During multiple visits to the hospital recently to see a friend, I am impressed at all the activity on the floor by post-operative patients who want to hasten their recovery. The main exercise is walking around the floor. I am guessing that the doctors and nurses are really urging their charges to get out of bed and chair, but it seems to me the patients like the change of pace as well.

Most of the time the walker is hooked up to liquids in see-through bags and monitoring machines that are hanging from a sort of hat rack on wheels. It’s a 6-foot-high intravenous (IV) pole with five wheels on the bottom and sometimes a circle of steel near the middle for hand support and pushing. There are often friends and family members walking along too for conversation and moral support. At some stage, the walker lets a companion do the pushing, so he can walk faster, when he doesn’t need to hold on to anything.

There is no rule about the direction you have to walk, so you are constantly smiling at others perambulating opposite to you. And the demographic mix is quite varied…young and old, men and women, all in partially covering hospital gowns. But the guests are more distinctive, for I saw Orthodox Jews with skull caps and wigs, Indians in saris, Upper East Siders in designer clothes and fancy jewelry, as well as the overheated guys in shorts and polo shirts. I loved the Middle Eastern patient whose arm and back were completely covered with elaborate tattoos.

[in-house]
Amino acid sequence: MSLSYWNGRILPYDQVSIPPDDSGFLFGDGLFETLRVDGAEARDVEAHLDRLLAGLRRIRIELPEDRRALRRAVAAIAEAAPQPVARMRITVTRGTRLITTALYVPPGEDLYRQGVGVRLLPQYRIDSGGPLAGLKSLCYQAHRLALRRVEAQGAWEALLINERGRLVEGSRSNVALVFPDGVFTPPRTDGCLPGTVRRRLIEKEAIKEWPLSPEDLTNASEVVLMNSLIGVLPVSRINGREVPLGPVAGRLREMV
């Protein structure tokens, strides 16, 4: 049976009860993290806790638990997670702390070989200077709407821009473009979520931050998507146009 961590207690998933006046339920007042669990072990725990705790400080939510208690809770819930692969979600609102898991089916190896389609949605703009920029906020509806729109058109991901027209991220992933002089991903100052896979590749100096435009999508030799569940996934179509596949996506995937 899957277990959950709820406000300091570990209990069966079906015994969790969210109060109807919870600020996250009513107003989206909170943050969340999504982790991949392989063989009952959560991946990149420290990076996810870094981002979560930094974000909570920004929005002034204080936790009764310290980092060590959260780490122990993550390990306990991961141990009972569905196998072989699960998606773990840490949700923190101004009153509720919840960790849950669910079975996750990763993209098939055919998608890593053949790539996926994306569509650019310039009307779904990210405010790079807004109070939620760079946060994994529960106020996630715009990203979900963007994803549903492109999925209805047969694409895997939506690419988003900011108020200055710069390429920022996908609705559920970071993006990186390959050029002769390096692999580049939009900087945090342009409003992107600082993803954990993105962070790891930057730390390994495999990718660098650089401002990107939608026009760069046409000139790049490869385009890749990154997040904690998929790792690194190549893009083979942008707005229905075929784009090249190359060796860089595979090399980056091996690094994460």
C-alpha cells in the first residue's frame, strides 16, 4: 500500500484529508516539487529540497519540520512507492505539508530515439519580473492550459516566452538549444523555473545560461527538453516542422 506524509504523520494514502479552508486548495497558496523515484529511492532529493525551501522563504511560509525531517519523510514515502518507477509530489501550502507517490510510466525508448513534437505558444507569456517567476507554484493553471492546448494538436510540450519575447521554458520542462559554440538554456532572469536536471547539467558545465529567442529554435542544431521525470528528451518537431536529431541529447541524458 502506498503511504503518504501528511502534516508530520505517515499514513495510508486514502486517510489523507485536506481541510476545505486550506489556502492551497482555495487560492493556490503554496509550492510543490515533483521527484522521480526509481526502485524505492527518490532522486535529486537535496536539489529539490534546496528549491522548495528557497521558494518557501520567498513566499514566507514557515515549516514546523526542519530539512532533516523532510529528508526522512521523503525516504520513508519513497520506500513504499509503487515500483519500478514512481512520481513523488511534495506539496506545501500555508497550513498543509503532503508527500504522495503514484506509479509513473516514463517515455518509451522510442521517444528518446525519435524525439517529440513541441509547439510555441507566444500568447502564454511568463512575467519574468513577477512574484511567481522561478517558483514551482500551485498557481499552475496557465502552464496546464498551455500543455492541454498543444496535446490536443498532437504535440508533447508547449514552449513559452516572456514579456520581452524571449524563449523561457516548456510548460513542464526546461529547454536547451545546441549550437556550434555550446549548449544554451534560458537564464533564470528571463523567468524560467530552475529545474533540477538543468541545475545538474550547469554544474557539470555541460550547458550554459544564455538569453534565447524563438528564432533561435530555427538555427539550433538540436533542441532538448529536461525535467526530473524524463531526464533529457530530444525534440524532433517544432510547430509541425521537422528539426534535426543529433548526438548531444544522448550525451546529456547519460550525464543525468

Now how fast you go is really a challenge. My friend could only go a few steps, a helping hand under his arm, and balancing with the pole the second day. He often needed to pause for a breath and that day turned around and headed “home” to his room after a total distance equal to just one fourth of the circuit. By Day 3, he was doing two laps, four the next day, and two of those without him pushing the pole. I was advised not to pressure him to go for a mile real soon, because that was 13 laps at the hospital I visited.

On my third visit in a week, he was doing five non-stop laps at a time, 15 total laps for the day, and was walking so fast that it seemed there was a wind generated by the speed that whisked papers off the nurse station desks. The pole-pushing person walking with our group of four had to practically run to keep up. She said she felt like the last body on the outside end of some ice skaters turning a corner and whipping her around. I thought my friend was like a race horse who’d been cooped up in a stall (his bed and room) who was just let out for a walk, but geared up immediately for a gallop.

Whether “jogging” without assistance or using a walker or cane, each patient is trying to improve muscle tone and mobility as quickly as possible. Their courage and determination to overcome their weakness and pain are laudable and an athletic challenge I never appreciated before focusing on this site.